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Sunday Morning Book Reviews

What are you reading? I just finished Passchendaele, about the World War I battle of that name. Trench warefare is alwyas so cheery and optimistic!

What I like about the book is its editorial design: A simple chronological history of the battle, with extensive extracts from the journals and diaries of individual soldiers -- exactly as in Mumbai, the heroes. "You are not invisible to me."

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a little night musing's picture
Submitted by a little night ... on

Lion of Jordan: The Life of King Hussein in War and Peace, by Avi Shlaim.

Avi Shlaim is a "New Historian" and a great fan of the late King Hussein (as I am), but this biography is no hagiography. While not hiding Hussein's faults, it shows him growing into the position after he became king at the age of 17. (When he died in 1999, he was the longest-serving head of state in the world, despite numerous assassination attempts throughout his life.)

This biography concentrates on Hussein's role in history much more than his personal life. The tale of his secret talks with Israeli officials over more than 30 years is laid out in some detail here, Shlaim having interviewed some of the participants at length and examined documents related to these talks.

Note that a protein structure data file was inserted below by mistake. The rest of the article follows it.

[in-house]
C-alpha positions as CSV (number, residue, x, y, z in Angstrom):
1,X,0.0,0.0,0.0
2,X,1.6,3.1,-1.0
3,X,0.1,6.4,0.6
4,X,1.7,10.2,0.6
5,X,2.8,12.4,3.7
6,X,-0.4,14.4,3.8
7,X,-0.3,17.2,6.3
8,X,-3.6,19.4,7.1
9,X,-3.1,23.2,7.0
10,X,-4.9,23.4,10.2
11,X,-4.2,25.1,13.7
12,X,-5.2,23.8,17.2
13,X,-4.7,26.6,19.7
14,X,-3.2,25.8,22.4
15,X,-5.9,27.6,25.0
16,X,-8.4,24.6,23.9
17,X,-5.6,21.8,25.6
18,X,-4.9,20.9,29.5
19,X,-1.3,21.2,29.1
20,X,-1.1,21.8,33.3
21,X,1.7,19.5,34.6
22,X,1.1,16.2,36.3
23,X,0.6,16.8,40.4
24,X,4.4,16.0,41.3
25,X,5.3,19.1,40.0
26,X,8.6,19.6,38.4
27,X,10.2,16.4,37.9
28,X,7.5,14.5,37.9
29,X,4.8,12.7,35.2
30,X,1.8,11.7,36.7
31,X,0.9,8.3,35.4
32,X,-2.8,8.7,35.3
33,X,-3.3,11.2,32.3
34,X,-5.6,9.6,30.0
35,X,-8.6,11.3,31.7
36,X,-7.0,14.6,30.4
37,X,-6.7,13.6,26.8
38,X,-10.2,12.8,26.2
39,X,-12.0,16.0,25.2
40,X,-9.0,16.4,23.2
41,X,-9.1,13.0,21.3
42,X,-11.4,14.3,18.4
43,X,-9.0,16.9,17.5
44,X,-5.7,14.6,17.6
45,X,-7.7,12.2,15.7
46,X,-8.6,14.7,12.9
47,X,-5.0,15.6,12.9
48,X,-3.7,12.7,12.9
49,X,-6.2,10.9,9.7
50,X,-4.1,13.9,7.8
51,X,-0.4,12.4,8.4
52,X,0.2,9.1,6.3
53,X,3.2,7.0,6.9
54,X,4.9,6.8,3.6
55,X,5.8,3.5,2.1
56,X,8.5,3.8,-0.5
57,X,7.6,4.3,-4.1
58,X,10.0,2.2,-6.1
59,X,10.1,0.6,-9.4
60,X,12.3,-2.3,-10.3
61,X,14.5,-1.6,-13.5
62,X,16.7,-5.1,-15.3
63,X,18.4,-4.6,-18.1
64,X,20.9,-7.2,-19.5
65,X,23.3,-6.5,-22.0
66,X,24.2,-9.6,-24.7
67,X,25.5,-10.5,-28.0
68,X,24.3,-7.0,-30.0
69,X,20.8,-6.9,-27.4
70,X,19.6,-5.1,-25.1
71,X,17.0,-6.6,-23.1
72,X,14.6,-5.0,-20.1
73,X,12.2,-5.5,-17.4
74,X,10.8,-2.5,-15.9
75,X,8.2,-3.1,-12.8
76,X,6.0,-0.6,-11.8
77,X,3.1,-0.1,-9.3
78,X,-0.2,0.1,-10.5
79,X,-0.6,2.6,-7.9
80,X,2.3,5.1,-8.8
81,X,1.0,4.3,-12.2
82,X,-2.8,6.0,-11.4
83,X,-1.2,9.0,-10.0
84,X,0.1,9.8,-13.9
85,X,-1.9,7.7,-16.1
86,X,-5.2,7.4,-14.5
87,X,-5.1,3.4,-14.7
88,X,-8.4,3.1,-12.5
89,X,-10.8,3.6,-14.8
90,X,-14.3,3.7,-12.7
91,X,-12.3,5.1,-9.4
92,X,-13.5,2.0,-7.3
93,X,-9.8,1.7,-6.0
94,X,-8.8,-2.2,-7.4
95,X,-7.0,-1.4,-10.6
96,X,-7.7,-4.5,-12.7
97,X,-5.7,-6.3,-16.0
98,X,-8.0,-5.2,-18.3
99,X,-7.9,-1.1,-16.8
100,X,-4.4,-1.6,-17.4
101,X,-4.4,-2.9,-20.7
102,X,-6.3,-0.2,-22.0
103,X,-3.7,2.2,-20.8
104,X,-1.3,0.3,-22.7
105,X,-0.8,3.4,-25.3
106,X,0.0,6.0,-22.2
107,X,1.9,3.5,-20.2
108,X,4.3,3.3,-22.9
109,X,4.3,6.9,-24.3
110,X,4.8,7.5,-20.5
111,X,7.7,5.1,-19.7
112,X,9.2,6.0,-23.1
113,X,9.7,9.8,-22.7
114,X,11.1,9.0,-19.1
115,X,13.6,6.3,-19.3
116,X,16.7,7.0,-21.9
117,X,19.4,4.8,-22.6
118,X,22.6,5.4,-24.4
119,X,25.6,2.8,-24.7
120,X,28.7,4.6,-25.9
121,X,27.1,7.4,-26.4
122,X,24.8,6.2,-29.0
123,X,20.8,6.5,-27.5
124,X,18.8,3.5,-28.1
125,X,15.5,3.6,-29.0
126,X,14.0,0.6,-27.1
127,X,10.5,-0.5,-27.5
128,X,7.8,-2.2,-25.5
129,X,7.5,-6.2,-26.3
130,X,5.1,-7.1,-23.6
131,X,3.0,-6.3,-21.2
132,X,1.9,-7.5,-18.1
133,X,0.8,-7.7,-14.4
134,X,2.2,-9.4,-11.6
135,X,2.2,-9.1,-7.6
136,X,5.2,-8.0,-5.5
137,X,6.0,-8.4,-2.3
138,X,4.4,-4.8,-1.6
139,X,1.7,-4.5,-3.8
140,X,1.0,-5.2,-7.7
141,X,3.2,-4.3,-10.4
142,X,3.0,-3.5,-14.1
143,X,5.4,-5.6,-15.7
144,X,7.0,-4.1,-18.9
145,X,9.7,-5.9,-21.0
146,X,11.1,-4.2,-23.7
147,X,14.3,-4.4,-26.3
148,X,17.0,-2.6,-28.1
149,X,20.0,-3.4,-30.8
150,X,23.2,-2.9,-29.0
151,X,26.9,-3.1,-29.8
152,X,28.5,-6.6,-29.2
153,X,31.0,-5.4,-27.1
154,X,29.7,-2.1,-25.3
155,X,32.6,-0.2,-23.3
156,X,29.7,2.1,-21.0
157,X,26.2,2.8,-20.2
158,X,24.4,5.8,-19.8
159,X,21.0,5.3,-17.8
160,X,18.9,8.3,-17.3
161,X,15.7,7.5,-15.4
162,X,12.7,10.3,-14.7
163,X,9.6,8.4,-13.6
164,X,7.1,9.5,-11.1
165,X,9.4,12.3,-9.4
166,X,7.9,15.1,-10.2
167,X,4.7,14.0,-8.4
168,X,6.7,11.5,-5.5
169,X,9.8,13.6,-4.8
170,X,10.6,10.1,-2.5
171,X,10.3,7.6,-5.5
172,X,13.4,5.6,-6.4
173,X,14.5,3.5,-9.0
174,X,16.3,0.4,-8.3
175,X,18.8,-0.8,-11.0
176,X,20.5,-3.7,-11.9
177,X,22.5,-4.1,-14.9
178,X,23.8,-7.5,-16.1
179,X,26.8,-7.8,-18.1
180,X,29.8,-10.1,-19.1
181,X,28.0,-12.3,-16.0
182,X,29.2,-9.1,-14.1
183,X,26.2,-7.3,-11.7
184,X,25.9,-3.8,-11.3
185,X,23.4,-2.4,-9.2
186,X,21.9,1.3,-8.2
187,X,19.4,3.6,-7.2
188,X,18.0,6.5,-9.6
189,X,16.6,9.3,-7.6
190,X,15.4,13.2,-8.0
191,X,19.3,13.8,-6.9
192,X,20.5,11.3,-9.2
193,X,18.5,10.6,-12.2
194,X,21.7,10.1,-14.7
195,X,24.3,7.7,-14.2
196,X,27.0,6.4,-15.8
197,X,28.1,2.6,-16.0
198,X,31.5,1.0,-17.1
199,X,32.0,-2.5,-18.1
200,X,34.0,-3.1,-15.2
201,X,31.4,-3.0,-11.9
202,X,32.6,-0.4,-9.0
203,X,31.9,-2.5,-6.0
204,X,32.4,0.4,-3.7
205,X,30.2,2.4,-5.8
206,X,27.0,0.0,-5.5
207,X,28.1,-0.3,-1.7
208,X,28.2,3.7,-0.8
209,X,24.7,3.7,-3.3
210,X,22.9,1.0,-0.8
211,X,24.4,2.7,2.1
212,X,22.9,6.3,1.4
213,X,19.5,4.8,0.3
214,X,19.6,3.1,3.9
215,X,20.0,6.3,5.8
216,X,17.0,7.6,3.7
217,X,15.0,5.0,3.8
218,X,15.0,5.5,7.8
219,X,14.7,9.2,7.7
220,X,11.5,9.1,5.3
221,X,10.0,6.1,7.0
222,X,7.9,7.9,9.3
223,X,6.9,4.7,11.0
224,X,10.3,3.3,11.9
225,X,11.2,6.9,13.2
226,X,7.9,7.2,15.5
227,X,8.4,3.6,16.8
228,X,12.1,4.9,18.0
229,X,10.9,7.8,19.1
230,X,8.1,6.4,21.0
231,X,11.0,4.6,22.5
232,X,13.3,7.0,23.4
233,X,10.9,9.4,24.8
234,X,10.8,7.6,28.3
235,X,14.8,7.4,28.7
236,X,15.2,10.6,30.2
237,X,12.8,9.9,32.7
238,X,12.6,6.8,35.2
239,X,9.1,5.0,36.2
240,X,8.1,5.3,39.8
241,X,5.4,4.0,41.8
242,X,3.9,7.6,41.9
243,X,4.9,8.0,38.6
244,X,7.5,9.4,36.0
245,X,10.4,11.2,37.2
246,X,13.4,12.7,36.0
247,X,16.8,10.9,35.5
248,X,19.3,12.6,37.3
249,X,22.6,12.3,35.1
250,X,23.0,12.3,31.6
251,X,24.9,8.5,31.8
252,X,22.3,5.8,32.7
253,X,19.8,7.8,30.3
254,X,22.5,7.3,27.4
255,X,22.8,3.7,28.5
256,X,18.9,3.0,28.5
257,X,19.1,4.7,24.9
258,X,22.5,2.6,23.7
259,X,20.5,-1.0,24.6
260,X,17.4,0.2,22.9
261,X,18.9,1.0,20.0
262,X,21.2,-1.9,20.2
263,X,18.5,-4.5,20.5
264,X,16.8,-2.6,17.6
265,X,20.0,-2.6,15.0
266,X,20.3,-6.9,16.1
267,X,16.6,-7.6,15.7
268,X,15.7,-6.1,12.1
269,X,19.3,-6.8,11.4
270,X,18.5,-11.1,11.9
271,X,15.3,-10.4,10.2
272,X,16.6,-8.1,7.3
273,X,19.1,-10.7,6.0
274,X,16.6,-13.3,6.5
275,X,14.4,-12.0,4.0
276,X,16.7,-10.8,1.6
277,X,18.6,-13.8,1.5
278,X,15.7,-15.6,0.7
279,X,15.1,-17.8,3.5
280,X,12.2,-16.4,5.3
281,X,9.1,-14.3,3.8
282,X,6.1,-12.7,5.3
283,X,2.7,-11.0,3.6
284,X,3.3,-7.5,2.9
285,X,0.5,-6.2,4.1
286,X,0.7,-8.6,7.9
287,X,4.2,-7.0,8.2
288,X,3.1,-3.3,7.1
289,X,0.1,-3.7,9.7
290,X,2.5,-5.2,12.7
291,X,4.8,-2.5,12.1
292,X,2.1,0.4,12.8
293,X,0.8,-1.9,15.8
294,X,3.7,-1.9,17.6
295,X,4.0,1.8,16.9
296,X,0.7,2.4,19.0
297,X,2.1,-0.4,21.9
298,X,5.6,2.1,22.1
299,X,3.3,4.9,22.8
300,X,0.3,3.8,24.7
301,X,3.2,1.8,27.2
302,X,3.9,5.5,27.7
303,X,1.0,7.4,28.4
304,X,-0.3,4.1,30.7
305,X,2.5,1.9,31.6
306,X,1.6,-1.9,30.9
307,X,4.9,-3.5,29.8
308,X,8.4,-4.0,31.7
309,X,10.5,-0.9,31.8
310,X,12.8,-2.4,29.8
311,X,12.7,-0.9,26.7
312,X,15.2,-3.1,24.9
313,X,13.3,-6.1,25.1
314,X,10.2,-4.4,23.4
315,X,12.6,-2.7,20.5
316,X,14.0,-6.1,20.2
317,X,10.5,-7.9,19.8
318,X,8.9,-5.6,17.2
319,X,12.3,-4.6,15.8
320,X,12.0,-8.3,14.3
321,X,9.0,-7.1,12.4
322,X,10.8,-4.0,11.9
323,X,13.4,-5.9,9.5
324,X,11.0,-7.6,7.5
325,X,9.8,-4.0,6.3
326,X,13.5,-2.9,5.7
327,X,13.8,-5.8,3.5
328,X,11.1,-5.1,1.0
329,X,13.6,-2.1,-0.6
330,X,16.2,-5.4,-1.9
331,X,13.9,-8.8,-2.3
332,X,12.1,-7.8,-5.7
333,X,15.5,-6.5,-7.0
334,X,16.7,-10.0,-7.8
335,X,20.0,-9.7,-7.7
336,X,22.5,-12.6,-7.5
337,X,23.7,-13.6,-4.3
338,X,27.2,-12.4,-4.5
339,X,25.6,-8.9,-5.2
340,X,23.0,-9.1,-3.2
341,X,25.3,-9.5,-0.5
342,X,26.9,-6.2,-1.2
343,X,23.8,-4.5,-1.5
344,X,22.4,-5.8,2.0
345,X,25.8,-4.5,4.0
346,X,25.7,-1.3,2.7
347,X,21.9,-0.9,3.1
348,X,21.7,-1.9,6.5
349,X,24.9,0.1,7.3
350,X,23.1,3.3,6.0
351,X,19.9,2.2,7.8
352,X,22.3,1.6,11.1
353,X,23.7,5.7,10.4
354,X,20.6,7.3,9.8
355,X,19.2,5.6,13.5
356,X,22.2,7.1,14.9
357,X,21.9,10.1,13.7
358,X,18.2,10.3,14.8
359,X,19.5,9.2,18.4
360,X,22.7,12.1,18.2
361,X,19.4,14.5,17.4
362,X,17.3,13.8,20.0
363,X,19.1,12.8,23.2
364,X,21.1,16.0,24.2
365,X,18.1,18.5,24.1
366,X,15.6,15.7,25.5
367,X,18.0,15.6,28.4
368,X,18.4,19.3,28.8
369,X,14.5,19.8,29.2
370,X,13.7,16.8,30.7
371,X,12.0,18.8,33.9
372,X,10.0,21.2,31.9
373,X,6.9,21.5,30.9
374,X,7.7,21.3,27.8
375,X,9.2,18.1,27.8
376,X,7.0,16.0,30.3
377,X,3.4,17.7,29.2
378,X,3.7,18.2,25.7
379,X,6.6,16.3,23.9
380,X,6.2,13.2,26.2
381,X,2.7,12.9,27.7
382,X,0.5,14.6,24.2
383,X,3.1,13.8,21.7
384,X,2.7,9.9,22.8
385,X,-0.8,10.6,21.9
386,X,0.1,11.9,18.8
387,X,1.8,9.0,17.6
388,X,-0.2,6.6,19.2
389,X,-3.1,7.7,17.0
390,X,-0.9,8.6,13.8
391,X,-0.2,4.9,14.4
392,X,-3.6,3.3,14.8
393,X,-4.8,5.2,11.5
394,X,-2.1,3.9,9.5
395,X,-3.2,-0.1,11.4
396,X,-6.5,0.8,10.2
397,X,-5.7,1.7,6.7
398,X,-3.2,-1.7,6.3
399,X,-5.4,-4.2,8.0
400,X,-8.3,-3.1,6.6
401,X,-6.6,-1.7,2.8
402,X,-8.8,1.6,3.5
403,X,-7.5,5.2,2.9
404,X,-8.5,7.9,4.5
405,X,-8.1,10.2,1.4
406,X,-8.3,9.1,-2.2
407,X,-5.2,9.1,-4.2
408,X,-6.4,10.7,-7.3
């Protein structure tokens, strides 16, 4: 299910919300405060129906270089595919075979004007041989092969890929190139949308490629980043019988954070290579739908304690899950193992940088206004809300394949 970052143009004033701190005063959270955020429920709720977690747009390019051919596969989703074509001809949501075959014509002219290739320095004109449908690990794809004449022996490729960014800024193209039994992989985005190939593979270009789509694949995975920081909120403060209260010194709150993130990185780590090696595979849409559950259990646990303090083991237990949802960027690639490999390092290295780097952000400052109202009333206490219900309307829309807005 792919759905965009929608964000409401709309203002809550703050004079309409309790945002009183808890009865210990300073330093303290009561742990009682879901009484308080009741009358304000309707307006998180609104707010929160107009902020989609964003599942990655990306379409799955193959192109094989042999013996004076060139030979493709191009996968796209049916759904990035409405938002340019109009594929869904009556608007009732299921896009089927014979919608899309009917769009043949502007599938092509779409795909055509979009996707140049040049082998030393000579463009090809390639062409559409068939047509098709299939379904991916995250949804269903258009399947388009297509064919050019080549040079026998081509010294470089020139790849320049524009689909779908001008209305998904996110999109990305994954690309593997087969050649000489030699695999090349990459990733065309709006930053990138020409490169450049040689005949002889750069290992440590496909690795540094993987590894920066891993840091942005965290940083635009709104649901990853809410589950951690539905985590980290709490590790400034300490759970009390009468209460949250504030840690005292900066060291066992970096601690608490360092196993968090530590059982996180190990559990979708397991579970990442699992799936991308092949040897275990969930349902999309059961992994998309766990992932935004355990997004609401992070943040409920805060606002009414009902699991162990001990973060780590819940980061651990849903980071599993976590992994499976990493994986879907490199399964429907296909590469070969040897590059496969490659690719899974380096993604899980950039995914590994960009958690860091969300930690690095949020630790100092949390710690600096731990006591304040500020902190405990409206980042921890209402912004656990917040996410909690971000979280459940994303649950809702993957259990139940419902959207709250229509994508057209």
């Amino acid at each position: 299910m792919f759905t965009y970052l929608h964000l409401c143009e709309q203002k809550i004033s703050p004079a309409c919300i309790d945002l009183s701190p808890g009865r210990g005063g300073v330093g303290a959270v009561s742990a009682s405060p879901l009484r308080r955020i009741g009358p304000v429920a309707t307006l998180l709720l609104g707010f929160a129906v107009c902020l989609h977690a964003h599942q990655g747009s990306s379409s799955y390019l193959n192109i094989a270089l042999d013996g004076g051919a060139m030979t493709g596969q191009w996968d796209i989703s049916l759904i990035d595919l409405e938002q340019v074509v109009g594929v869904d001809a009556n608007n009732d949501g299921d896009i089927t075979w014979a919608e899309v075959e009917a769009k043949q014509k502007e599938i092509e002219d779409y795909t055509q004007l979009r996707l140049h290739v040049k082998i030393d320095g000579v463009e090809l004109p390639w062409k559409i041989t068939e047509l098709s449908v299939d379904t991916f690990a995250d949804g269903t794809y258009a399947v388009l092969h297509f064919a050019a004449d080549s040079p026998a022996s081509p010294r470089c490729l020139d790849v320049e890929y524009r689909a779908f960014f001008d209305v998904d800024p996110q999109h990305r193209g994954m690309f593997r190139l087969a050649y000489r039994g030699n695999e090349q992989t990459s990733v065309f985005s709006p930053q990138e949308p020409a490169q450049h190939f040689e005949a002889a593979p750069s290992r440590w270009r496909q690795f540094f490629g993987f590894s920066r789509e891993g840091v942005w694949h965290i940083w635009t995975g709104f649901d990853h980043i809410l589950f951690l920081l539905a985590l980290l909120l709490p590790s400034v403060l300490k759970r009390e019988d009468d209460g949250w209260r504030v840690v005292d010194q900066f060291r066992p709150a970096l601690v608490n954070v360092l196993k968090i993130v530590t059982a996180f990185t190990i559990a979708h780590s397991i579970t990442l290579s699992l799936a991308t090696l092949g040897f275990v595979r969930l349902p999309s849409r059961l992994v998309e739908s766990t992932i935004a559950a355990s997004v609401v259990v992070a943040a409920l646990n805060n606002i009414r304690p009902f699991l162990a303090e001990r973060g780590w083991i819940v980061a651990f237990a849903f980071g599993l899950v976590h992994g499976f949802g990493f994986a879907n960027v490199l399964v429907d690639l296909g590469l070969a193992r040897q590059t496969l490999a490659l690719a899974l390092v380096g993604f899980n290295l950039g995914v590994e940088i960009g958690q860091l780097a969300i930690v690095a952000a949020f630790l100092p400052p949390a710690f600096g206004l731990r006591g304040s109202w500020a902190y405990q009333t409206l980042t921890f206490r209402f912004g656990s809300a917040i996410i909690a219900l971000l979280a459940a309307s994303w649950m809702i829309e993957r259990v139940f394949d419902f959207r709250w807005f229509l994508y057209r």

herb the verb's picture
Submitted by herb the verb on

One of the best books I've ever read was Stalingrad: The Fateful Siege: 1942-1943, a historical account of that battle by Antony Beevor. A horrible, relentless, terrible book (in the sense of the real horrors there were beyond anything Orwell imagined). If you had doubts about the crushing inhumanity of war, they will end after reading this book. It also had the structure you note, although extensively footnoted, much of the detail was from personal letters and documented conversations.

On the heels of that, I'm now reading The Fall of Berlin, also by Beevor. So far (I'm a quarter into it) it is focusing on the Russian advance.

Beevor's forte is a great eye for detail, anecdote and a very straightforward, readable writing style.

Historiann's picture
Submitted by Historiann on

Barnes' musings on death. It's disappointing. It reads like he ran his notebooks over to the printer, instead of reflecting on what he wanted to say and having a sharp-penciled editor cross out the self-indulgent, the confusing, or the merely repetitive.

Barnes is clever and interesting, but even the cleverest and most interesting of us needs an editor. (And I don't get why he's so morbidly death-obsessed.)

Submitted by ohio on

By Charles Nicholl.

An interesting, absorbing read that examines the suffocating, intoxicating world of Elizabethan art and intrigue from London to the Low Countries to Prague. Is Nichol right about Marlowe's life, and death, as a spy? I don't know. But he makes a hypnotic argument, with asides from the poetry and plays of a great writer.

I re-read this book as an example of how to handle complex historical subjects and because I like it.